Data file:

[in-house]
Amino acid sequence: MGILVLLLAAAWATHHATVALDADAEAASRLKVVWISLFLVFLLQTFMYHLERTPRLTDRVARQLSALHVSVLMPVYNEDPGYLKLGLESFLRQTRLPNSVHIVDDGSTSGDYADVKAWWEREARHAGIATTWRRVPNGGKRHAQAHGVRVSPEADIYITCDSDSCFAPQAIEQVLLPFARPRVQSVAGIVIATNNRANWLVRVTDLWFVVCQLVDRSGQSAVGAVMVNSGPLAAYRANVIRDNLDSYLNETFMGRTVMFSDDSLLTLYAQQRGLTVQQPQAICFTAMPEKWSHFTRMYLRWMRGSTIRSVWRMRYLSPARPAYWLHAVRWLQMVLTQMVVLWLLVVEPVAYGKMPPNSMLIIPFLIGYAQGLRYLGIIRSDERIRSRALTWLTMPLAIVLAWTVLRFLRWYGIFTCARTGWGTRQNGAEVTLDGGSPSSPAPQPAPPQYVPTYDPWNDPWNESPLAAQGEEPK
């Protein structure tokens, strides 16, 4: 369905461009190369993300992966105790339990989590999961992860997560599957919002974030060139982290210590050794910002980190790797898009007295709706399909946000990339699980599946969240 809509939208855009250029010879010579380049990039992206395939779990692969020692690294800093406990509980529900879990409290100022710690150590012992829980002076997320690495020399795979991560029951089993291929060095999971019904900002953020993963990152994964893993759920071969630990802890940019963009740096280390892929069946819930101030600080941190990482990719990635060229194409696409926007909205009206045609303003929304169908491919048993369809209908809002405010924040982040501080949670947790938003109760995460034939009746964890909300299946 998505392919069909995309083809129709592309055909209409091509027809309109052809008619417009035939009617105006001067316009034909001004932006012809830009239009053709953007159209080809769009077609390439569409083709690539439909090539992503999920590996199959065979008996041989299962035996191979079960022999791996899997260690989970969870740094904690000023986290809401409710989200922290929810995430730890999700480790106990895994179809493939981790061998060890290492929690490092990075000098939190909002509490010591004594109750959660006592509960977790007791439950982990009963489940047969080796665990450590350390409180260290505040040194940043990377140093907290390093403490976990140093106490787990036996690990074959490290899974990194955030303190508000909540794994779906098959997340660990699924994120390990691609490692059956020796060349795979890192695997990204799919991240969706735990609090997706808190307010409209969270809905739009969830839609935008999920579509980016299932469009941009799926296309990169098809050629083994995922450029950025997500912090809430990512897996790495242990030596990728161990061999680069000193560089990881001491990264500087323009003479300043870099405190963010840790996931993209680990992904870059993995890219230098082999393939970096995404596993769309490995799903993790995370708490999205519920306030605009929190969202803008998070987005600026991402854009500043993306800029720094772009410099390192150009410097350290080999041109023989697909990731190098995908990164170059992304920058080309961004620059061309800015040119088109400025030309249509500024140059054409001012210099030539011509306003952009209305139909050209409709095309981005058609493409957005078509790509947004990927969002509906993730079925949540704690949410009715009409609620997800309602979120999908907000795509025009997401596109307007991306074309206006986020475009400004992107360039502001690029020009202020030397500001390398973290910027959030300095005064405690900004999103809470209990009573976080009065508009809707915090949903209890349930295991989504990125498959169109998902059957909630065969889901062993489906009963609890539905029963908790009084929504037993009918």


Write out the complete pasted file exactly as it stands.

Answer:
[in-house]
Amino acid sequence: MGILVLLLAAAWATHHATVALDADAEAASRLKVVWISLFLVFLLQTFMYHLERTPRLTDRVARQLSALHVSVLMPVYNEDPGYLKLGLESFLRQTRLPNSVHIVDDGSTSGDYADVKAWWEREARHAGIATTWRRVPNGGKRHAQAHGVRVSPEADIYITCDSDSCFAPQAIEQVLLPFARPRVQSVAGIVIATNNRANWLVRVTDLWFVVCQLVDRSGQSAVGAVMVNSGPLAAYRANVIRDNLDSYLNETFMGRTVMFSDDSLLTLYAQQRGLTVQQPQAICFTAMPEKWSHFTRMYLRWMRGSTIRSVWRMRYLSPARPAYWLHAVRWLQMVLTQMVVLWLLVVEPVAYGKMPPNSMLIIPFLIGYAQGLRYLGIIRSDERIRSRALTWLTMPLAIVLAWTVLRFLRWYGIFTCARTGWGTRQNGAEVTLDGGSPSSPAPQPAPPQYVPTYDPWNDPWNESPLAAQGEEPK
């Protein structure tokens, strides 16, 4: 369905461009190369993300992966105790339990989590999961992860997560599957919002974030060139982290210590050794910002980190790797898009007295709706399909946000990339699980599946969240 809509939208855009250029010879010579380049990039992206395939779990692969020692690294800093406990509980529900879990409290100022710690150590012992829980002076997320690495020399795979991560029951089993291929060095999971019904900002953020993963990152994964893993759920071969630990802890940019963009740096280390892929069946819930101030600080941190990482990719990635060229194409696409926007909205009206045609303003929304169908491919048993369809209908809002405010924040982040501080949670947790938003109760995460034939009746964890909300299946 998505392919069909995309083809129709592309055909209409091509027809309109052809008619417009035939009617105006001067316009034909001004932006012809830009239009053709953007159209080809769009077609390439569409083709690539439909090539992503999920590996199959065979008996041989299962035996191979079960022999791996899997260690989970969870740094904690000023986290809401409710989200922290929810995430730890999700480790106990895994179809493939981790061998060890290492929690490092990075000098939190909002509490010591004594109750959660006592509960977790007791439950982990009963489940047969080796665990450590350390409180260290505040040194940043990377140093907290390093403490976990140093106490787990036996690990074959490290899974990194955030303190508000909540794994779906098959997340660990699924994120390990691609490692059956020796060349795979890192695997990204799919991240969706735990609090997706808190307010409209969270809905739009969830839609935008999920579509980016299932469009941009799926296309990169098809050629083994995922450029950025997500912090809430990512897996790495242990030596990728161990061999680069000193560089990881001491990264500087323009003479300043870099405190963010840790996931993209680990992904870059993995890219230098082999393939970096995404596993769309490995799903993790995370708490999205519920306030605009929190969202803008998070987005600026991402854009500043993306800029720094772009410099390192150009410097350290080999041109023989697909990731190098995908990164170059992304920058080309961004620059061309800015040119088109400025030309249509500024140059054409001012210099030539011509306003952009209305139909050209409709095309981005058609493409957005078509790509947004990927969002509906993730079925949540704690949410009715009409609620997800309602979120999908907000795509025009997401596109307007991306074309206006986020475009400004992107360039502001690029020009202020030397500001390398973290910027959030300095005064405690900004999103809470209990009573976080009065508009809707915090949903209890349930295991989504990125498959169109998902059957909630065969889901062993489906009963609890539905029963908790009084929504037993009918």